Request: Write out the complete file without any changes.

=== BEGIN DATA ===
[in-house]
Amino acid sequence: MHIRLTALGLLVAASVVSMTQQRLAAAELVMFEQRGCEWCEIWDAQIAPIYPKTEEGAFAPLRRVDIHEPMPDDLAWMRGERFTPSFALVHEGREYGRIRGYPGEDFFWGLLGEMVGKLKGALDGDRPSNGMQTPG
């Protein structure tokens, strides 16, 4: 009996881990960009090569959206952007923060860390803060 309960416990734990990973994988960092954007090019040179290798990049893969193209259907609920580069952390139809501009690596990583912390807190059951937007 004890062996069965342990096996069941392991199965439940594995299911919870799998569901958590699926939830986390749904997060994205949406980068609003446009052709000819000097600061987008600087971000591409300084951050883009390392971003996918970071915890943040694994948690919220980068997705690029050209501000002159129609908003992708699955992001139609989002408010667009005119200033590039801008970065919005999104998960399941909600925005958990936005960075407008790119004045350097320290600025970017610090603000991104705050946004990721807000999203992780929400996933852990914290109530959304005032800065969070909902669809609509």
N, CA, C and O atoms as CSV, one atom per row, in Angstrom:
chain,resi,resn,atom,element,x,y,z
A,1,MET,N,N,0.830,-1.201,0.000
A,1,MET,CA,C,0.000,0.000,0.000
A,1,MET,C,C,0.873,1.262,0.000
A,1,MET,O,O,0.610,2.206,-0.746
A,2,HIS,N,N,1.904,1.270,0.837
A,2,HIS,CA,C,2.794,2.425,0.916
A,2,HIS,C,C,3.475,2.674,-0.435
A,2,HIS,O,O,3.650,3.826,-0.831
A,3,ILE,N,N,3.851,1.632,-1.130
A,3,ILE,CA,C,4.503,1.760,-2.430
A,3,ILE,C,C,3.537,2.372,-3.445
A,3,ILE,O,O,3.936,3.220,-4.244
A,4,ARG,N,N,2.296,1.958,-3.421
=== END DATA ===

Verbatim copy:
[in-house]
Amino acid sequence: MHIRLTALGLLVAASVVSMTQQRLAAAELVMFEQRGCEWCEIWDAQIAPIYPKTEEGAFAPLRRVDIHEPMPDDLAWMRGERFTPSFALVHEGREYGRIRGYPGEDFFWGLLGEMVGKLKGALDGDRPSNGMQTPG
């Protein structure tokens, strides 16, 4: 009996881990960009090569959206952007923060860390803060 309960416990734990990973994988960092954007090019040179290798990049893969193209259907609920580069952390139809501009690596990583912390807190059951937007 004890062996069965342990096996069941392991199965439940594995299911919870799998569901958590699926939830986390749904997060994205949406980068609003446009052709000819000097600061987008600087971000591409300084951050883009390392971003996918970071915890943040694994948690919220980068997705690029050209501000002159129609908003992708699955992001139609989002408010667009005119200033590039801008970065919005999104998960399941909600925005958990936005960075407008790119004045350097320290600025970017610090603000991104705050946004990721807000999203992780929400996933852990914290109530959304005032800065969070909902669809609509």
N, CA, C and O atoms as CSV, one atom per row, in Angstrom:
chain,resi,resn,atom,element,x,y,z
A,1,MET,N,N,0.830,-1.201,0.000
A,1,MET,CA,C,0.000,0.000,0.000
A,1,MET,C,C,0.873,1.262,0.000
A,1,MET,O,O,0.610,2.206,-0.746
A,2,HIS,N,N,1.904,1.270,0.837
A,2,HIS,CA,C,2.794,2.425,0.916
A,2,HIS,C,C,3.475,2.674,-0.435
A,2,HIS,O,O,3.650,3.826,-0.831
A,3,ILE,N,N,3.851,1.632,-1.130
A,3,ILE,CA,C,4.503,1.760,-2.430
A,3,ILE,C,C,3.537,2.372,-3.445
A,3,ILE,O,O,3.936,3.220,-4.244
A,4,ARG,N,N,2.296,1.958,-3.421